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Grassroots Advocates Push to Save Schools in Maine and Mississippi

In energetic campaigns to save local schools, advocacy groups in Maine and Mississippi have been making headlines in the past month. In Maine, Governor John Baldacci’s proposal to consolidate school districts has prompted opposition from organizations and citizens across the state, particularly in rural areas. In Mississippi, grassroots organizing has been instrumental in pushing both lawmakers and Governor Haley Barbour to support substantial increases in school funding.

Consolidation Proposal Sparks Outrage in Maine

Governor Baldacci of Maine touched a nerve among his constituents in January when he, as part of his budget proposal, suggested consolidating Maine’s 290 school districts into 26 regional school districts. Baldacci’s plan, touted as a way to save millions in property taxes, sparked outrage among advocates and educators, particularly those from Maine’s rural communities.

Despite Governor Baldacci’s assurances that Maine citizens would save money and that no schools would be closed, the backlash to his proposal was strong and swift. At town hall-style meetings held across the state, Gov. Baldacci faced stern opposition to his plan from parents and educators. At an open legislative hearing in Augusta on February 5, hundreds of parents, educators and advocates came to speak in opposition to the plan. The people who attended the meeting, as the Morning Sentinel reported, spoke “in many voices but with one consistent message,” and it was hours into the hearing before anyone spoke in favor of the Governor’s proposal.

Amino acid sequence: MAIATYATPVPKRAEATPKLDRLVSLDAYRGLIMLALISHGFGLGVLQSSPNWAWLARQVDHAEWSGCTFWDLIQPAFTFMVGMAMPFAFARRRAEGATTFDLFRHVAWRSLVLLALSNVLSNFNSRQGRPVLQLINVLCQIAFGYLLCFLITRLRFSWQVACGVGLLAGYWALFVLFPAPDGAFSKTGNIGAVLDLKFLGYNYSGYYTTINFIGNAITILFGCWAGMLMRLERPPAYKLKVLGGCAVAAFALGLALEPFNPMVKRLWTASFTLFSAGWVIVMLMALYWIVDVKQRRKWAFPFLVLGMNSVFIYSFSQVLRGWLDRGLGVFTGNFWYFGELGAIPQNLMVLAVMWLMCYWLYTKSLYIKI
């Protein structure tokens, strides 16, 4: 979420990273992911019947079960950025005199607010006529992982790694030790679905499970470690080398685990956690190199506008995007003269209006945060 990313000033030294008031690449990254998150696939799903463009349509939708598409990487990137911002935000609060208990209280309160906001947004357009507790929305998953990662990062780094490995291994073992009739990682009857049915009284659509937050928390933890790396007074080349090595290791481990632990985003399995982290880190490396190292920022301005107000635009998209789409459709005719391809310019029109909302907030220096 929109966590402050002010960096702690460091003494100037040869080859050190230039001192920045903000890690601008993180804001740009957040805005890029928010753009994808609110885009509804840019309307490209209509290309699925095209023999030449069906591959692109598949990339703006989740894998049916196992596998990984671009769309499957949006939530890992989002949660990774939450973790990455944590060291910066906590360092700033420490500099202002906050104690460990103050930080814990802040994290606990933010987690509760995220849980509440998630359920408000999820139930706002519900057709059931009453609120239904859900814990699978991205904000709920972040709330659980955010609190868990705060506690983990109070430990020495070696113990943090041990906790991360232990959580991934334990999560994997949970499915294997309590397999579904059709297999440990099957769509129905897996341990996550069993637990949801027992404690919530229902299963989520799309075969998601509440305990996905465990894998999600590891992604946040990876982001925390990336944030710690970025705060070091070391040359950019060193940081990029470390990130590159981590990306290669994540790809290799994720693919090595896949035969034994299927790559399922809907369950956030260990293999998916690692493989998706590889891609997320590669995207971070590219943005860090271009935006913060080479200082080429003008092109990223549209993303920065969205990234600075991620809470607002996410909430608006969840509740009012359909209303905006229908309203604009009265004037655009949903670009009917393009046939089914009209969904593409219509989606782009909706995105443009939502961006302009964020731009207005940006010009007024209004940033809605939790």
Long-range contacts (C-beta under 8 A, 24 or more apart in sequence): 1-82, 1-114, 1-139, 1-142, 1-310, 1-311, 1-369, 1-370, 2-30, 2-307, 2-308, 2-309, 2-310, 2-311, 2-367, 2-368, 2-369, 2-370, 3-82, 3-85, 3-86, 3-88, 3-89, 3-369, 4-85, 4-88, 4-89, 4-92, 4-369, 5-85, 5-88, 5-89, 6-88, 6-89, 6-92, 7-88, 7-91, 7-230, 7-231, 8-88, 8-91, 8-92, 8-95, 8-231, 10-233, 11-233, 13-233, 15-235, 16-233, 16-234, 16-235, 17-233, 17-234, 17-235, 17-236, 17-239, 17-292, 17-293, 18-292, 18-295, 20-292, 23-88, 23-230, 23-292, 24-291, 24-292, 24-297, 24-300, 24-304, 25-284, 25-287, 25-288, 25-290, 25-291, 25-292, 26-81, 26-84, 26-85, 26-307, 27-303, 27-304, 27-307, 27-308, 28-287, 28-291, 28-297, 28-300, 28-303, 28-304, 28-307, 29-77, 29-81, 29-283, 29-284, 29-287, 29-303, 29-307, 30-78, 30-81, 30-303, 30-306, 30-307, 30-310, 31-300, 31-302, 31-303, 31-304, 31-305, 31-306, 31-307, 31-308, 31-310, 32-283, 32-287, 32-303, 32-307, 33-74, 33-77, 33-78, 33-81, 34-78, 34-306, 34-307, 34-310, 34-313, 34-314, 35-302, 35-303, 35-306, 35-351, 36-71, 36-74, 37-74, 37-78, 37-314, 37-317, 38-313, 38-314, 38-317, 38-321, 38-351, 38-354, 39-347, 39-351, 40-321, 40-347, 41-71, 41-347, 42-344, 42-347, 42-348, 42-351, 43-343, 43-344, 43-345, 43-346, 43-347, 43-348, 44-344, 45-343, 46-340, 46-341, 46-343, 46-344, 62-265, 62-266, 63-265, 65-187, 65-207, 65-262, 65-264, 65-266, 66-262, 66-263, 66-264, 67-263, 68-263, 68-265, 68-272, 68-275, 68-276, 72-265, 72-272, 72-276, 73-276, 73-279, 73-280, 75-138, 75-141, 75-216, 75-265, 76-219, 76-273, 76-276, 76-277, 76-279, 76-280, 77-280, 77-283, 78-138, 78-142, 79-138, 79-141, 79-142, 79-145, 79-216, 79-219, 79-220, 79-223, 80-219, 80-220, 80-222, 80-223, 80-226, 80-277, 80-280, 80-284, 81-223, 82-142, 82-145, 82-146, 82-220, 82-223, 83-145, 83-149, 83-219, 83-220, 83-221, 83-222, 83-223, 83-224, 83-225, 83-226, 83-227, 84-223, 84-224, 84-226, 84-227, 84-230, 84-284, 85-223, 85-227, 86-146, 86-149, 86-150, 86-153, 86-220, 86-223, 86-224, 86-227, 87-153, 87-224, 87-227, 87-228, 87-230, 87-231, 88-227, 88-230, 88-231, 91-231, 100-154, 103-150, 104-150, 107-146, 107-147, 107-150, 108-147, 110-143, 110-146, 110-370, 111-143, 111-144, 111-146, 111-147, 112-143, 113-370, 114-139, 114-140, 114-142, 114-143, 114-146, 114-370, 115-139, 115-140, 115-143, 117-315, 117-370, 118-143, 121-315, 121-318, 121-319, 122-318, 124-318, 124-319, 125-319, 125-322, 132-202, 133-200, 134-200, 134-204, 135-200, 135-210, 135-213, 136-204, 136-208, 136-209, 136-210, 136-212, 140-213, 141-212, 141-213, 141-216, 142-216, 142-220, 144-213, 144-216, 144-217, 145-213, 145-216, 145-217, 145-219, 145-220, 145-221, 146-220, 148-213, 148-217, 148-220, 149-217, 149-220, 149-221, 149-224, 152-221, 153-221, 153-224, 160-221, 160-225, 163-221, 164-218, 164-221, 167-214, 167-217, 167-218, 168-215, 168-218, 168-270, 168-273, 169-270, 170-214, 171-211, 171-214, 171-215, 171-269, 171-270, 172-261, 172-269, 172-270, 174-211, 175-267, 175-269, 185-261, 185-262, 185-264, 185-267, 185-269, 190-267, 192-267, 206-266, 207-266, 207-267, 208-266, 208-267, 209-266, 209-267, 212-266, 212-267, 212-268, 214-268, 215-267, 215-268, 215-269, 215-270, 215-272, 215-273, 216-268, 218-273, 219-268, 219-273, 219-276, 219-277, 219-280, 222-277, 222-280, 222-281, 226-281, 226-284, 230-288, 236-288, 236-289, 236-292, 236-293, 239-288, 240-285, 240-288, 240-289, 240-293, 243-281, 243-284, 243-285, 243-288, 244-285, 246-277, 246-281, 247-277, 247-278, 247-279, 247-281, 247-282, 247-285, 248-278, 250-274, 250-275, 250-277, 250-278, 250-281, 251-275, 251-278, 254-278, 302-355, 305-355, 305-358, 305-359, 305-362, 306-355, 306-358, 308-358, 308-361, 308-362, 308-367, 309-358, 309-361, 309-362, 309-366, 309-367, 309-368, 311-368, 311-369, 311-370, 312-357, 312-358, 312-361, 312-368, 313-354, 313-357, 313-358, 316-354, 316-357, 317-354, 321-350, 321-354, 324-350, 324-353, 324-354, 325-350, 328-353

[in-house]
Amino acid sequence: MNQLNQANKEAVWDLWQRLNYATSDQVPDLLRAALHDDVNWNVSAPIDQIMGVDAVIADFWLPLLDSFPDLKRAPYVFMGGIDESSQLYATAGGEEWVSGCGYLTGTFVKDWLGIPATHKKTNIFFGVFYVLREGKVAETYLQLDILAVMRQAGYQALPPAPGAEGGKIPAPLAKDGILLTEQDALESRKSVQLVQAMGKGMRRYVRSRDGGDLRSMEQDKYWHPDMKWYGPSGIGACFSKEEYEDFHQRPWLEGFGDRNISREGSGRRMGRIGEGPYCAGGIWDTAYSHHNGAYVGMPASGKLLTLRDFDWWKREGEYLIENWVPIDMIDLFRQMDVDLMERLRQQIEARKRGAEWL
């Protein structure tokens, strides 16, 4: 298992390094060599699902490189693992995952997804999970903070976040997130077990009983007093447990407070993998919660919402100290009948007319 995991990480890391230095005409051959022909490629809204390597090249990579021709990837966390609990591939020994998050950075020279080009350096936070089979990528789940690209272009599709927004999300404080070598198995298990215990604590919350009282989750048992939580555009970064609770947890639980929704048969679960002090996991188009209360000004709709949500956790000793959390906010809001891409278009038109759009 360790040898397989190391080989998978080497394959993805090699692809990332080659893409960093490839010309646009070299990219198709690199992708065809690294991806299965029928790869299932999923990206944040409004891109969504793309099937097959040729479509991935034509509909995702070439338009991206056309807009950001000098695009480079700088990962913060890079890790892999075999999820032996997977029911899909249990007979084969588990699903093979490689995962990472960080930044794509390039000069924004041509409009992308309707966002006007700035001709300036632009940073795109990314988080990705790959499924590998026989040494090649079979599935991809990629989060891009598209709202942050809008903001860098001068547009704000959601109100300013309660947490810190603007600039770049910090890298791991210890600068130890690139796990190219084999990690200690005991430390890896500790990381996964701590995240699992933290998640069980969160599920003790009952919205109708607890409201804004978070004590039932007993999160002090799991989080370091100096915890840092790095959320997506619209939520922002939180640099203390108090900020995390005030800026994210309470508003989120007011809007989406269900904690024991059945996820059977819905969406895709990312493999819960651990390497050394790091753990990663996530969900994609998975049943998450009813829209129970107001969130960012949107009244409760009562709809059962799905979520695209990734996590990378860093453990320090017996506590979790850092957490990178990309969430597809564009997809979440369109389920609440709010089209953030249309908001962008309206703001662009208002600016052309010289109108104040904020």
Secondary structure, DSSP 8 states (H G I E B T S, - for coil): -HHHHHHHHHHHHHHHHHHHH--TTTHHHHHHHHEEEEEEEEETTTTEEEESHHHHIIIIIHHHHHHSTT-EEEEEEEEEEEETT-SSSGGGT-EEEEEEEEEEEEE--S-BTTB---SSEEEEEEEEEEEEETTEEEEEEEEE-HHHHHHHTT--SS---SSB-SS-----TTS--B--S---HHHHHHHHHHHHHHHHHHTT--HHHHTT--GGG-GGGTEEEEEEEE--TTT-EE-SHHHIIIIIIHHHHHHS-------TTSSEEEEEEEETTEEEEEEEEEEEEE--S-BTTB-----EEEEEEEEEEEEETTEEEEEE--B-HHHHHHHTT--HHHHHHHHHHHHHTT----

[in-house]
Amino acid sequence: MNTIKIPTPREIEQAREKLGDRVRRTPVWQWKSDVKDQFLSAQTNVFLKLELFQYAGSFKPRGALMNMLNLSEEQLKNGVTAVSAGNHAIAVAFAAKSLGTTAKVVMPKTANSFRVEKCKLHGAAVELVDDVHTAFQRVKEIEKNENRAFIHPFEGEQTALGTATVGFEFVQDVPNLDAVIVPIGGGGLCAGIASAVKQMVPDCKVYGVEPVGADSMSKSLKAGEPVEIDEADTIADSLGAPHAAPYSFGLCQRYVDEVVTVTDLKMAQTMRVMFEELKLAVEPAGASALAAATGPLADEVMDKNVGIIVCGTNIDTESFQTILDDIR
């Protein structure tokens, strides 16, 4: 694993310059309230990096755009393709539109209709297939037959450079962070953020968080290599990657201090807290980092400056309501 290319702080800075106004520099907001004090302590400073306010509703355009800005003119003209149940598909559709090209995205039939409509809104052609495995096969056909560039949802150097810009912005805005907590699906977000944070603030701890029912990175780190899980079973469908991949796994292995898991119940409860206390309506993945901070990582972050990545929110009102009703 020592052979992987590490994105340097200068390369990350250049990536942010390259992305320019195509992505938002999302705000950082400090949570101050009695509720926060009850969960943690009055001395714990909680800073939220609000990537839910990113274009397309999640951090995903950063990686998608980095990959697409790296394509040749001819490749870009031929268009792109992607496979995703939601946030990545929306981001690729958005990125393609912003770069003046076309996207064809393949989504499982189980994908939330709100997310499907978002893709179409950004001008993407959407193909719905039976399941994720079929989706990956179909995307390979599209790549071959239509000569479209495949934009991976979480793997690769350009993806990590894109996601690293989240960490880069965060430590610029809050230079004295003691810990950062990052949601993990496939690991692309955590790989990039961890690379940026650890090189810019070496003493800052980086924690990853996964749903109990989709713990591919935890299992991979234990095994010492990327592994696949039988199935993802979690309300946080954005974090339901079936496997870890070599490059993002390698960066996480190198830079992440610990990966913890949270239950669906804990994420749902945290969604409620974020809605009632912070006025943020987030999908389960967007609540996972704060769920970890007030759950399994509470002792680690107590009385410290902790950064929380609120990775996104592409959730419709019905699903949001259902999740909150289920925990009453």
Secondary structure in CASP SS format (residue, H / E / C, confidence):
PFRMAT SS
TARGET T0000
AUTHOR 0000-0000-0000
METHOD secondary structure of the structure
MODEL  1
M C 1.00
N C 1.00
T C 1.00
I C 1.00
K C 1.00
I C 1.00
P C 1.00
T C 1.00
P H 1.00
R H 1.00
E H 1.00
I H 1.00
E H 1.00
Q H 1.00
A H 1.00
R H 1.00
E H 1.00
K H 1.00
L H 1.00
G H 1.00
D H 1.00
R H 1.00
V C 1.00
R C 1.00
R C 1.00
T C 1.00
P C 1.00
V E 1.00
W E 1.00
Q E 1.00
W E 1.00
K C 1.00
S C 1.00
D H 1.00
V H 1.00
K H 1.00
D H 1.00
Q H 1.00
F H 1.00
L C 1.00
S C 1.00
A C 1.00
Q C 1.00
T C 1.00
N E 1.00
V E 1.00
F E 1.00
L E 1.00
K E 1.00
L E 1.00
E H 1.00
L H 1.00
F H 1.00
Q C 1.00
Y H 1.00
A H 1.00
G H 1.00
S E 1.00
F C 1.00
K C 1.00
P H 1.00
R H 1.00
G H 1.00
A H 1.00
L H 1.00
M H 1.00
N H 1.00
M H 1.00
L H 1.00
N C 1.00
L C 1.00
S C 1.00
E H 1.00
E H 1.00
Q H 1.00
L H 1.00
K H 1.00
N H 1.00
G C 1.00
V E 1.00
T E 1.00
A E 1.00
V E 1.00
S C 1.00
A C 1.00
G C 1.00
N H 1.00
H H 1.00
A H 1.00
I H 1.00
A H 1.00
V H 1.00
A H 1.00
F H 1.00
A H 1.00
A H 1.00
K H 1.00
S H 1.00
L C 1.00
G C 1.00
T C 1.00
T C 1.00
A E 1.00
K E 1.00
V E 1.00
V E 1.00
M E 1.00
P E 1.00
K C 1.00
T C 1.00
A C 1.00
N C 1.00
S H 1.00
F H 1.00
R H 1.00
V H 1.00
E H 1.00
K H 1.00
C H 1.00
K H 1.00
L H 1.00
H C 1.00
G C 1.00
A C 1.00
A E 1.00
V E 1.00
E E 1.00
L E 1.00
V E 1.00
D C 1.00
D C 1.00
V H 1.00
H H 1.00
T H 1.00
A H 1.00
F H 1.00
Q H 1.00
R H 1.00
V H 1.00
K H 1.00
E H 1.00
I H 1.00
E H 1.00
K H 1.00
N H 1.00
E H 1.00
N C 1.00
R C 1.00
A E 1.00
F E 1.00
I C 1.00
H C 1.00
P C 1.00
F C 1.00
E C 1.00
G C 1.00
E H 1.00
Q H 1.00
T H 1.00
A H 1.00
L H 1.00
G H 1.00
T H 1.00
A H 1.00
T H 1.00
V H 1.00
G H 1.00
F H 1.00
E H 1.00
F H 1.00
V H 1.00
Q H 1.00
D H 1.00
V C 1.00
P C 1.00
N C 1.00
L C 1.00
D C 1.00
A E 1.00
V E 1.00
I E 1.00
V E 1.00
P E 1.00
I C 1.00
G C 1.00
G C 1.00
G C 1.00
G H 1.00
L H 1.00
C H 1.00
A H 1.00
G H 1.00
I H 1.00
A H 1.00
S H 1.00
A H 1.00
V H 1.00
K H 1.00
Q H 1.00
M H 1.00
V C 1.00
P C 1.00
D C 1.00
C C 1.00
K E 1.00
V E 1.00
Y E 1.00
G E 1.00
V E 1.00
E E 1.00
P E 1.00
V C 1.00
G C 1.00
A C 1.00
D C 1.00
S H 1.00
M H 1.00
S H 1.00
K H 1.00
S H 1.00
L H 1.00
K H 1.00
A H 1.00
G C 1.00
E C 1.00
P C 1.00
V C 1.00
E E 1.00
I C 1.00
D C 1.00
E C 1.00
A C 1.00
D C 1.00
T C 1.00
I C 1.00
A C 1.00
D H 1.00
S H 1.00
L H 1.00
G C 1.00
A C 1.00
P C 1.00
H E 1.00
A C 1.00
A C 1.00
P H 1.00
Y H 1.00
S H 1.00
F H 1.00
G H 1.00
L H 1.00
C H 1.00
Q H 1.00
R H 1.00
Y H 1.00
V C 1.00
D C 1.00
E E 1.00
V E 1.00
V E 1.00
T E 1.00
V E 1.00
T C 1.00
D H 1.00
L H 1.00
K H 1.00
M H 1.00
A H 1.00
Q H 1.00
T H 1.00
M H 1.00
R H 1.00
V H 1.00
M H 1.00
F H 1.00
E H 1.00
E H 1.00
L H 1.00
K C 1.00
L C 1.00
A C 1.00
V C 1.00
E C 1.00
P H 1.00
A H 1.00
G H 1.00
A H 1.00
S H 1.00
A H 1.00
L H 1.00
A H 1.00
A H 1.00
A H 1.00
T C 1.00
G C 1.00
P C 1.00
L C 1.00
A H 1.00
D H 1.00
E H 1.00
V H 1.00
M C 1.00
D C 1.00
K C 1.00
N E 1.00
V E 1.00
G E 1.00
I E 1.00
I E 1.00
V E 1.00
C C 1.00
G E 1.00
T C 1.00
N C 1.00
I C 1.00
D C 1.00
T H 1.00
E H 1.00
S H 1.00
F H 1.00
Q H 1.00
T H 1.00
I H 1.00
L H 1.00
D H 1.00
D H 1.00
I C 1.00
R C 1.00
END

Opposition to the consolidation proposal comes from across the state, but particularly from Maine’s rural communities. Residents of rural communities – which have been facing declining enrollments and budget cuts – do not believe the Governor’s assurances no schools will be closed. Residents of small communities fear that when large regional districts want to save money, district offices will close rural schools and desires of small communities will be politically overpowered by larger communities in the new “mega-districts.” Closing rural schools, people argued, would mean the death of rural towns, since it would cause people to leave those communities. Roger Berle, chairman of the Maine Islands Coalition, an advocacy group for the interests of island communities in Maine, has said schools are “crucial” to the existence of these communities and any school closings would be disastrous.